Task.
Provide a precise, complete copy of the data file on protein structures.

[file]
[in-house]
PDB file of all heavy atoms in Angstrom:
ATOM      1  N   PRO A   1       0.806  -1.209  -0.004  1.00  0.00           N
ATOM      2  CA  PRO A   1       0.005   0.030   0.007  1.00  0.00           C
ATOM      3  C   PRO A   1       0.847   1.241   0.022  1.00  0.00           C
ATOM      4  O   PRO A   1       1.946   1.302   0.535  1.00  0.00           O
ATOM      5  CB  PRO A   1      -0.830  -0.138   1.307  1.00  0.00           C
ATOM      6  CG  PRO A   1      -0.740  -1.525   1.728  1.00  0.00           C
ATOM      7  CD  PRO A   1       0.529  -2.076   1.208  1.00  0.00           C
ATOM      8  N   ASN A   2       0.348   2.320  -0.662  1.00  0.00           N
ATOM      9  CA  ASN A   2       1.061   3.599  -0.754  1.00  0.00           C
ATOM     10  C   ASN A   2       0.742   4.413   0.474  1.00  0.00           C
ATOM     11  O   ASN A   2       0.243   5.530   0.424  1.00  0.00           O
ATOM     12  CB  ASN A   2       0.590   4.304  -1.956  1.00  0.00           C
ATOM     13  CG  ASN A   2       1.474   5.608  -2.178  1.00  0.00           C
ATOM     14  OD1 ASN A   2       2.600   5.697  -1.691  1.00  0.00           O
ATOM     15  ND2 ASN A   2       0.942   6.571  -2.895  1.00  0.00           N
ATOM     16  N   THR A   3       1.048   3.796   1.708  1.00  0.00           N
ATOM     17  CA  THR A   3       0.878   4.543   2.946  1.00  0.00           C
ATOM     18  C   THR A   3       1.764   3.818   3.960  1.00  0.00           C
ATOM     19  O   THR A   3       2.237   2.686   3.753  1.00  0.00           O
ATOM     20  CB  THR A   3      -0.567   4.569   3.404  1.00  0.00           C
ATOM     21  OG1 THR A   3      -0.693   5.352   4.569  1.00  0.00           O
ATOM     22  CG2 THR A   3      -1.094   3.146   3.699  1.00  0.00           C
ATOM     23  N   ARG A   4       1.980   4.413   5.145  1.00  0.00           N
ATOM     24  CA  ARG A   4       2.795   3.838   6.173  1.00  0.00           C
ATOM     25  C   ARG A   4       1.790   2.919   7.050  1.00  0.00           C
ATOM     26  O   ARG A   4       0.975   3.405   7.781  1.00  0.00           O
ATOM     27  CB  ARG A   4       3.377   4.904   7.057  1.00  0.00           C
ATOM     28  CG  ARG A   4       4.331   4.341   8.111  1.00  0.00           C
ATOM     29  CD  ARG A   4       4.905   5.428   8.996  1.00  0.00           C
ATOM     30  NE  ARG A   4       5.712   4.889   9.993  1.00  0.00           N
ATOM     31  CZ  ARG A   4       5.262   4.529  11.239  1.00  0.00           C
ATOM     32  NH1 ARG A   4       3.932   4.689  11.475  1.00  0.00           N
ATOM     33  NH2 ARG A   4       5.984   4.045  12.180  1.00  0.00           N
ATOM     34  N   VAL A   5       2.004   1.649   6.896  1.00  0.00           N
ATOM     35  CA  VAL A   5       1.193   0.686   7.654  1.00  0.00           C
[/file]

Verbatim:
[in-house]
PDB file of all heavy atoms in Angstrom:
ATOM      1  N   PRO A   1       0.806  -1.209  -0.004  1.00  0.00           N
ATOM      2  CA  PRO A   1       0.005   0.030   0.007  1.00  0.00           C
ATOM      3  C   PRO A   1       0.847   1.241   0.022  1.00  0.00           C
ATOM      4  O   PRO A   1       1.946   1.302   0.535  1.00  0.00           O
ATOM      5  CB  PRO A   1      -0.830  -0.138   1.307  1.00  0.00           C
ATOM      6  CG  PRO A   1      -0.740  -1.525   1.728  1.00  0.00           C
ATOM      7  CD  PRO A   1       0.529  -2.076   1.208  1.00  0.00           C
ATOM      8  N   ASN A   2       0.348   2.320  -0.662  1.00  0.00           N
ATOM      9  CA  ASN A   2       1.061   3.599  -0.754  1.00  0.00           C
ATOM     10  C   ASN A   2       0.742   4.413   0.474  1.00  0.00           C
ATOM     11  O   ASN A   2       0.243   5.530   0.424  1.00  0.00           O
ATOM     12  CB  ASN A   2       0.590   4.304  -1.956  1.00  0.00           C
ATOM     13  CG  ASN A   2       1.474   5.608  -2.178  1.00  0.00           C
ATOM     14  OD1 ASN A   2       2.600   5.697  -1.691  1.00  0.00           O
ATOM     15  ND2 ASN A   2       0.942   6.571  -2.895  1.00  0.00           N
ATOM     16  N   THR A   3       1.048   3.796   1.708  1.00  0.00           N
ATOM     17  CA  THR A   3       0.878   4.543   2.946  1.00  0.00           C
ATOM     18  C   THR A   3       1.764   3.818   3.960  1.00  0.00           C
ATOM     19  O   THR A   3       2.237   2.686   3.753  1.00  0.00           O
ATOM     20  CB  THR A   3      -0.567   4.569   3.404  1.00  0.00           C
ATOM     21  OG1 THR A   3      -0.693   5.352   4.569  1.00  0.00           O
ATOM     22  CG2 THR A   3      -1.094   3.146   3.699  1.00  0.00           C
ATOM     23  N   ARG A   4       1.980   4.413   5.145  1.00  0.00           N
ATOM     24  CA  ARG A   4       2.795   3.838   6.173  1.00  0.00           C
ATOM     25  C   ARG A   4       1.790   2.919   7.050  1.00  0.00           C
ATOM     26  O   ARG A   4       0.975   3.405   7.781  1.00  0.00           O
ATOM     27  CB  ARG A   4       3.377   4.904   7.057  1.00  0.00           C
ATOM     28  CG  ARG A   4       4.331   4.341   8.111  1.00  0.00           C
ATOM     29  CD  ARG A   4       4.905   5.428   8.996  1.00  0.00           C
ATOM     30  NE  ARG A   4       5.712   4.889   9.993  1.00  0.00           N
ATOM     31  CZ  ARG A   4       5.262   4.529  11.239  1.00  0.00           C
ATOM     32  NH1 ARG A   4       3.932   4.689  11.475  1.00  0.00           N
ATOM     33  NH2 ARG A   4       5.984   4.045  12.180  1.00  0.00           N
ATOM     34  N   VAL A   5       2.004   1.649   6.896  1.00  0.00           N
ATOM     35  CA  VAL A   5       1.193   0.686   7.654  1.00  0.00           C